Today, I want to talk about the importance of testing code while you are writing a program because I recently burnt myself by not doing this. I was writing a wave table synthesizer for my CS245 class about sound synthesis. The assignment was really just a conglomeration of previous assignments with a little extra work involved. I started off by figuring out how I wanted to be able to represent the 16 channels a wave table synthesizer can have. A simple vector of vectors is what I chose. Then I just dove in and began writing how all the sounds would output with their respective DLS-style ADSR envelopes, velocity, and channel volume. I also wrote this cool piece of code that would remove sounds that had finished playing by swapping them with the end of their vector and popping the back off. Keep in mind I had not tested actually playing a sound yet. So when I finally got around to using a circular buffer to play my sounds the result was a very choppy and incorrect result. I took a step back from the code after a while of attempting to debug the problem and realized I could not find the problem and decided to start over.
I was talking to a classmate about how he did the assignment, and he said he just made stuff work in small increments. Of course I realized I had not done that and I really should have. So I restarted the project, but this time I made sure to start off by actually playing a simple sinusoidal sound through the circular buffer first. Then, I moved to playing an actual sound. From there, I just kept adding small portions of the assignment-testing the results each time I added a new piece. I very quickly found what was causing problems in my previous version of the assignment: I was removing finished notes in the code that was supposed to return the sound value for writing to the circular buffer. This caused a very large slow down.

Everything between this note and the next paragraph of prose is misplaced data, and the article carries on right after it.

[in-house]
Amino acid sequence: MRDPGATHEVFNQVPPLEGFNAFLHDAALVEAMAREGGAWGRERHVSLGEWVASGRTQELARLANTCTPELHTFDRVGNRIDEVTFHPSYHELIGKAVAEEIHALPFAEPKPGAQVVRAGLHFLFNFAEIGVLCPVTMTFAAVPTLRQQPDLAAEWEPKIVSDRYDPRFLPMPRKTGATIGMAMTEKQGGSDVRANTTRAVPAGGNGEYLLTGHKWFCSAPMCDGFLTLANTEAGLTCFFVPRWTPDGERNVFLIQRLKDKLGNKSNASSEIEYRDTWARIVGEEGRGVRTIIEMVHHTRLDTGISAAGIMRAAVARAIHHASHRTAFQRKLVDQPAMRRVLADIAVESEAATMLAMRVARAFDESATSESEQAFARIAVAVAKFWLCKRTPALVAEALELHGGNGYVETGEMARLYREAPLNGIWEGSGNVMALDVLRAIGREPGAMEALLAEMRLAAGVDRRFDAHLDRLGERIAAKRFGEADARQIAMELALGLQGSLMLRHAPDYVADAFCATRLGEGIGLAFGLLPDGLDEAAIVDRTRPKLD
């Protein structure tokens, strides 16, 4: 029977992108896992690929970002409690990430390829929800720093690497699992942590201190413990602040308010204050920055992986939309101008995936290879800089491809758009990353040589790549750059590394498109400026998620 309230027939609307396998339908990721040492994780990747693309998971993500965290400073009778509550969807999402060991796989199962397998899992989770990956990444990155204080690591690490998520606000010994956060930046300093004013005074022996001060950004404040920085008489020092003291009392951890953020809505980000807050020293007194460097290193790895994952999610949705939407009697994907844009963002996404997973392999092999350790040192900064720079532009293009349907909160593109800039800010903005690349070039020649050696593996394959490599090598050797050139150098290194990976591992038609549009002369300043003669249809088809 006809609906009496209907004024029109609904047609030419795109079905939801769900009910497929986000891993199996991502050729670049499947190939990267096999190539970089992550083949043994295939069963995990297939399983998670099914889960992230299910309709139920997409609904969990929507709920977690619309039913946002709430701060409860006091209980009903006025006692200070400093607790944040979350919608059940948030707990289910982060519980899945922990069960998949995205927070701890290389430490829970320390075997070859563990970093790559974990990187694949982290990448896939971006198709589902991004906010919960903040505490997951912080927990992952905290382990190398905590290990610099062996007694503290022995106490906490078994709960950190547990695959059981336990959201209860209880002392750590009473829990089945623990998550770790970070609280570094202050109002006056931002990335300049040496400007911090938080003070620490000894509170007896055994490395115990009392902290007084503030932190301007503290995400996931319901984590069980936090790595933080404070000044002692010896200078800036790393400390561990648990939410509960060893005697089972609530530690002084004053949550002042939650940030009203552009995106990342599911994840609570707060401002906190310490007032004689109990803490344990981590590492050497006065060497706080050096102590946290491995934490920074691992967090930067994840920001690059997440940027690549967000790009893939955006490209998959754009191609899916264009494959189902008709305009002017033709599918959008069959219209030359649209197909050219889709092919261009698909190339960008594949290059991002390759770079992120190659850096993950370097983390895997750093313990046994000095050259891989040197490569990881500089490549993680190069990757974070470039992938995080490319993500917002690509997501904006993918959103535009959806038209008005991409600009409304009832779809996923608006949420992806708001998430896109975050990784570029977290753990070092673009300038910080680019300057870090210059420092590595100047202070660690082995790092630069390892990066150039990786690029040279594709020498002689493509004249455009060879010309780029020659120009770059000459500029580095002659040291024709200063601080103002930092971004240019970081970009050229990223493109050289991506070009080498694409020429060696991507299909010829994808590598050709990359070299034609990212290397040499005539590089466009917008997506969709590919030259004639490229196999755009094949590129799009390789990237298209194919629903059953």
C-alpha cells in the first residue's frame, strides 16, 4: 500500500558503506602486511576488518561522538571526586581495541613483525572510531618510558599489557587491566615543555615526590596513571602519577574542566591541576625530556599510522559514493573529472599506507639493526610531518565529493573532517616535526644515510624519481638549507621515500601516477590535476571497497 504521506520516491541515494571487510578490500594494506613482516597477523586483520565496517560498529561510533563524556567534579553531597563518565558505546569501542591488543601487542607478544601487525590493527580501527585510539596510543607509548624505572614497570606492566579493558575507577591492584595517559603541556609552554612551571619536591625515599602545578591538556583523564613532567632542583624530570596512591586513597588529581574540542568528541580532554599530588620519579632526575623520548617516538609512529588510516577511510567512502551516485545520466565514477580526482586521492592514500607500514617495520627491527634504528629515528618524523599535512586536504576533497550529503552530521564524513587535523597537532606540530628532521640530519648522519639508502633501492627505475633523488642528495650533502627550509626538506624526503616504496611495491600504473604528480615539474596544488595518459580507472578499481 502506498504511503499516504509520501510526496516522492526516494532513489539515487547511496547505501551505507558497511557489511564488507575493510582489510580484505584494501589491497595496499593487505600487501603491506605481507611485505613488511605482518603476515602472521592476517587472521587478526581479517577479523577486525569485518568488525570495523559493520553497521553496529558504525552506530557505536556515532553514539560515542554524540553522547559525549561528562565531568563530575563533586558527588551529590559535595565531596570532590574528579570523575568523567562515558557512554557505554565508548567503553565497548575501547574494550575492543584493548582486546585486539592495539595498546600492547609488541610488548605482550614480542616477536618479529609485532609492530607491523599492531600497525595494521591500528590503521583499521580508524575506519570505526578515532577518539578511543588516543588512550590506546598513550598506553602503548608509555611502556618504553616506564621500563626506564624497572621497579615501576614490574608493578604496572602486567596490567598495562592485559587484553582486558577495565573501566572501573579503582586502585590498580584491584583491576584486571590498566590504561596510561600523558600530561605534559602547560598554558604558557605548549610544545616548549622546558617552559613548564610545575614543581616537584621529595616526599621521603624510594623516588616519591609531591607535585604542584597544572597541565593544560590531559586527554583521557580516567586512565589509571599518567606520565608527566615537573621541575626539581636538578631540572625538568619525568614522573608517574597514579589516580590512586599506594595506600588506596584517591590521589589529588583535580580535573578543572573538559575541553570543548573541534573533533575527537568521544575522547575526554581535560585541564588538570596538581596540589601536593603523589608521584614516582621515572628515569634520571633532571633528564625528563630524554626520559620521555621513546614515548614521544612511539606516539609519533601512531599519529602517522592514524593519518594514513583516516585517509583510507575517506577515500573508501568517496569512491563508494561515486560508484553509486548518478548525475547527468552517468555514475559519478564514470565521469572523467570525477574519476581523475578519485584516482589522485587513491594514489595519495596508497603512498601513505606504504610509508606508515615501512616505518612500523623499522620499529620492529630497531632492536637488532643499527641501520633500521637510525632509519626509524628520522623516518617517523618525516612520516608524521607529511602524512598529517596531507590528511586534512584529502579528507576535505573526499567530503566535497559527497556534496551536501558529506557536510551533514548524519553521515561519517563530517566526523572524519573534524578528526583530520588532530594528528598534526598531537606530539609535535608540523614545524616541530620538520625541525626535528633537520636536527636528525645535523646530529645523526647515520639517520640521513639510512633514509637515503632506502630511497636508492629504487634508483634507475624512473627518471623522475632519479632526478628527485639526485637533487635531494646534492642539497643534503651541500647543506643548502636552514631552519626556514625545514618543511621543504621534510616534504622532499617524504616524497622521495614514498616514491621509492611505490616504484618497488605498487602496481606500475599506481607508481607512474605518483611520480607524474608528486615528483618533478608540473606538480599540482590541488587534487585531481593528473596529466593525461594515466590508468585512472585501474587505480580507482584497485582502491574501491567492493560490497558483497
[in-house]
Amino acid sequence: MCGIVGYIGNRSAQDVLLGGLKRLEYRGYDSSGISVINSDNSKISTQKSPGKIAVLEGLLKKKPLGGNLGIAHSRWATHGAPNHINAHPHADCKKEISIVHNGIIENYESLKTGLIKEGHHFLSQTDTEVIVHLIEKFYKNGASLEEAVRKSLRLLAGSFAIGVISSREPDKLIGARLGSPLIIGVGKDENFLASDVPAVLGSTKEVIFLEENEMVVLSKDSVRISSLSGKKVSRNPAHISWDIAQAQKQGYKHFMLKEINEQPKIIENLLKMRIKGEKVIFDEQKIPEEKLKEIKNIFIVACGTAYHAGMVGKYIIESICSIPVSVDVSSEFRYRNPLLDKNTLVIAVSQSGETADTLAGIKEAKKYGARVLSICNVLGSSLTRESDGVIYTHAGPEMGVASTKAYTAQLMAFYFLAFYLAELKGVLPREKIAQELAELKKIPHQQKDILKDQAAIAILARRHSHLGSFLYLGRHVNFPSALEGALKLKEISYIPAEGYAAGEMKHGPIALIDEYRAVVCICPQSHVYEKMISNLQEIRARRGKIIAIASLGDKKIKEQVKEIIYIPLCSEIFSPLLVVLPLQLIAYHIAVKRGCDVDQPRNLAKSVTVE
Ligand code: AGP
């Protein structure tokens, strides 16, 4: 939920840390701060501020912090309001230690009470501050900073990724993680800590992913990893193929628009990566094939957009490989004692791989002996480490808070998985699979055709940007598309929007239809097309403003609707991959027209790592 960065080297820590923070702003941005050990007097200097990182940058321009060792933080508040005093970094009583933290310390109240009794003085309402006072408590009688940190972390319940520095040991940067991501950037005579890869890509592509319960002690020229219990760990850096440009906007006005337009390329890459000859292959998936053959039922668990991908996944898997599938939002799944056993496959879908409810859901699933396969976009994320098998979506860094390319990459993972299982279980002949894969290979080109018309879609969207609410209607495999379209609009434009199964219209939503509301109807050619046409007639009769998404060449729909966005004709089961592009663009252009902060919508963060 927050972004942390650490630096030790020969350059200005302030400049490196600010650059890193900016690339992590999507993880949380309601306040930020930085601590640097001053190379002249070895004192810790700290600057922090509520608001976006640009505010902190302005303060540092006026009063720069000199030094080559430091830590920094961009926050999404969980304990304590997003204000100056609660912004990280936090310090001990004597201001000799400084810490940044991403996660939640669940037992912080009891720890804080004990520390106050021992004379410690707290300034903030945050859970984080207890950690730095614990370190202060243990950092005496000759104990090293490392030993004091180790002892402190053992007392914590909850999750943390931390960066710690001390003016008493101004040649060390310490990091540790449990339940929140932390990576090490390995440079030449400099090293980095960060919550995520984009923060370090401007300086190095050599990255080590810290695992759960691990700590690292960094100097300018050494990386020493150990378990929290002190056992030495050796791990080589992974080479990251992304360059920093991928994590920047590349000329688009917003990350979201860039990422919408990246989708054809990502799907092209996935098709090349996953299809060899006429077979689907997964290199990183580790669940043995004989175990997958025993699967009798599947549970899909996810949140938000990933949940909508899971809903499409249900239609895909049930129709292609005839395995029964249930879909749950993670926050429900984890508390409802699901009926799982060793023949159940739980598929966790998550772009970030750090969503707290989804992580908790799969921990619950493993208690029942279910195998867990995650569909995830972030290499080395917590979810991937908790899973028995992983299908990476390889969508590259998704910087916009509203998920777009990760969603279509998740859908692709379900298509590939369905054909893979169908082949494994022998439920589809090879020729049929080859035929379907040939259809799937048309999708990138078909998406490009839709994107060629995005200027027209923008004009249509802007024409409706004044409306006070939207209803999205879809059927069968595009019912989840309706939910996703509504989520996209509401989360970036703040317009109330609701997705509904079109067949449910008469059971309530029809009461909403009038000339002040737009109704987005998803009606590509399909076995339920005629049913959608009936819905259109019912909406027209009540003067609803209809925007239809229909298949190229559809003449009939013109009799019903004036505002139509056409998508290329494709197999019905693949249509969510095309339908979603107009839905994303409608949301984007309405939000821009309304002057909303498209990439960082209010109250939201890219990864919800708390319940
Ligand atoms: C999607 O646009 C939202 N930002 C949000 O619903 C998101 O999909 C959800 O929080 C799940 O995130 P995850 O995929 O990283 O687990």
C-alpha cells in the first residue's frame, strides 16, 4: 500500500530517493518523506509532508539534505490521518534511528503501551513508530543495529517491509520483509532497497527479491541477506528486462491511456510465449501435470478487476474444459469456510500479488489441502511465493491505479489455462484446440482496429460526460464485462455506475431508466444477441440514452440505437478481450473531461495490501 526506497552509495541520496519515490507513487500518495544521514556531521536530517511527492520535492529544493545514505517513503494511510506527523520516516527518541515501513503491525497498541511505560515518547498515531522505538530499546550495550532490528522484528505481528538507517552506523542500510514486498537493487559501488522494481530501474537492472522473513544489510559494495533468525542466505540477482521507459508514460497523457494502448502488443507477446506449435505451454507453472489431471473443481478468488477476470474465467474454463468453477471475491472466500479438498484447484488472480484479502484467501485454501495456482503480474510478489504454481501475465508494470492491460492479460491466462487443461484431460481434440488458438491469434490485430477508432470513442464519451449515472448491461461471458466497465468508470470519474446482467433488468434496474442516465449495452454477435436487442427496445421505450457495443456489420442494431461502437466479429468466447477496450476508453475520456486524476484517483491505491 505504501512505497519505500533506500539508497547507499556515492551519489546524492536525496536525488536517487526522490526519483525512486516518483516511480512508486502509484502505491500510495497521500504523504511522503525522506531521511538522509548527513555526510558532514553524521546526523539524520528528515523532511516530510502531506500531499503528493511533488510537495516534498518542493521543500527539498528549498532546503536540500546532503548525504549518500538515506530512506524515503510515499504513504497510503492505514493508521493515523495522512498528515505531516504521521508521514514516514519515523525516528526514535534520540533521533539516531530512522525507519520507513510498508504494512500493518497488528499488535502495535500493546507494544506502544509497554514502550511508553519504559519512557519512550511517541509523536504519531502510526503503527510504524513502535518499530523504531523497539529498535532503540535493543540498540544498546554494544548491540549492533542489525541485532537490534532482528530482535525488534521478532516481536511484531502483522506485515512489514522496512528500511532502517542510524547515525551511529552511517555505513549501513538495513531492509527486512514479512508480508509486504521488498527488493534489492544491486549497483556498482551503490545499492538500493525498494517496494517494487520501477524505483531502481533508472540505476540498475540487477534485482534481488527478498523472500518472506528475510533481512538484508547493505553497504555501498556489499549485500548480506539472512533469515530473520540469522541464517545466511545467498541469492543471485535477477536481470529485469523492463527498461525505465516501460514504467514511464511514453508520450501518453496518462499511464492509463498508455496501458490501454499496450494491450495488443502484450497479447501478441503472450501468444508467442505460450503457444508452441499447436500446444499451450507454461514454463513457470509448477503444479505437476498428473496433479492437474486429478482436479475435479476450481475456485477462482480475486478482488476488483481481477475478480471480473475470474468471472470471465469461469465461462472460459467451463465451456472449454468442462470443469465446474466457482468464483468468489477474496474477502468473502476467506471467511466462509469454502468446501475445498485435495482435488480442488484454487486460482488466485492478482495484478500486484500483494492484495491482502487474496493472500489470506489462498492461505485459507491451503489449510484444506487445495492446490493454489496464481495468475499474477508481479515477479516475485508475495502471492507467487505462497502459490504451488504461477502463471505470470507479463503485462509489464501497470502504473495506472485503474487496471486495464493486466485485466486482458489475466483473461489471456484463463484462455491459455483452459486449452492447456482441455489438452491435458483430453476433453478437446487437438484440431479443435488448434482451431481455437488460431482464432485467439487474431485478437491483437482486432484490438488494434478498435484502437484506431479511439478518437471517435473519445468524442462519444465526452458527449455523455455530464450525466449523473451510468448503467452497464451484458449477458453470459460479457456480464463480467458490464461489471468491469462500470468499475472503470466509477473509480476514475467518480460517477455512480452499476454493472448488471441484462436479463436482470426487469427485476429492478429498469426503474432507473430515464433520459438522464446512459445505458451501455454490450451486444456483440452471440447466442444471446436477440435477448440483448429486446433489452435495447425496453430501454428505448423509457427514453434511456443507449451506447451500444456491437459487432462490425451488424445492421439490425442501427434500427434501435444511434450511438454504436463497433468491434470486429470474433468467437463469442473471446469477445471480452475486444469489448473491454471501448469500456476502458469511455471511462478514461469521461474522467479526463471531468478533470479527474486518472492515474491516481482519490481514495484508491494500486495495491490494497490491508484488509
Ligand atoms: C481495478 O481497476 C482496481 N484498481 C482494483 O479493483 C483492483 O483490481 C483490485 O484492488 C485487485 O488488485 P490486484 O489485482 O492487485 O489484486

The second version of the code took much less time to develop than the first, partly due to reusing code from the first version, but mainly due to test driven development.
I used this test driven development more recently in a MAT351 assignment that required me to write a quaternion library. First, I wrote what methods I thought the class might need. Then, I stubbed out the methods so they would be incorrect to what they should do. Next, I wrote the unit tests for each method. Test by test, I made sure each one failed and then worked properly by calculating the expected result and seeing if the proper result was returned.
Moral of the stories: Test driven development is a powerful method for writing and testing code to see if it behaves properly.
And here is some food for thought: What do you think will happen if computers become smarter than humans? I think before this happens we will take the route of merging with computers ourselves, similar to cyberbrains found in Ghost in the Shell. This provides new worlds of possibilities for programming, especially for security firms.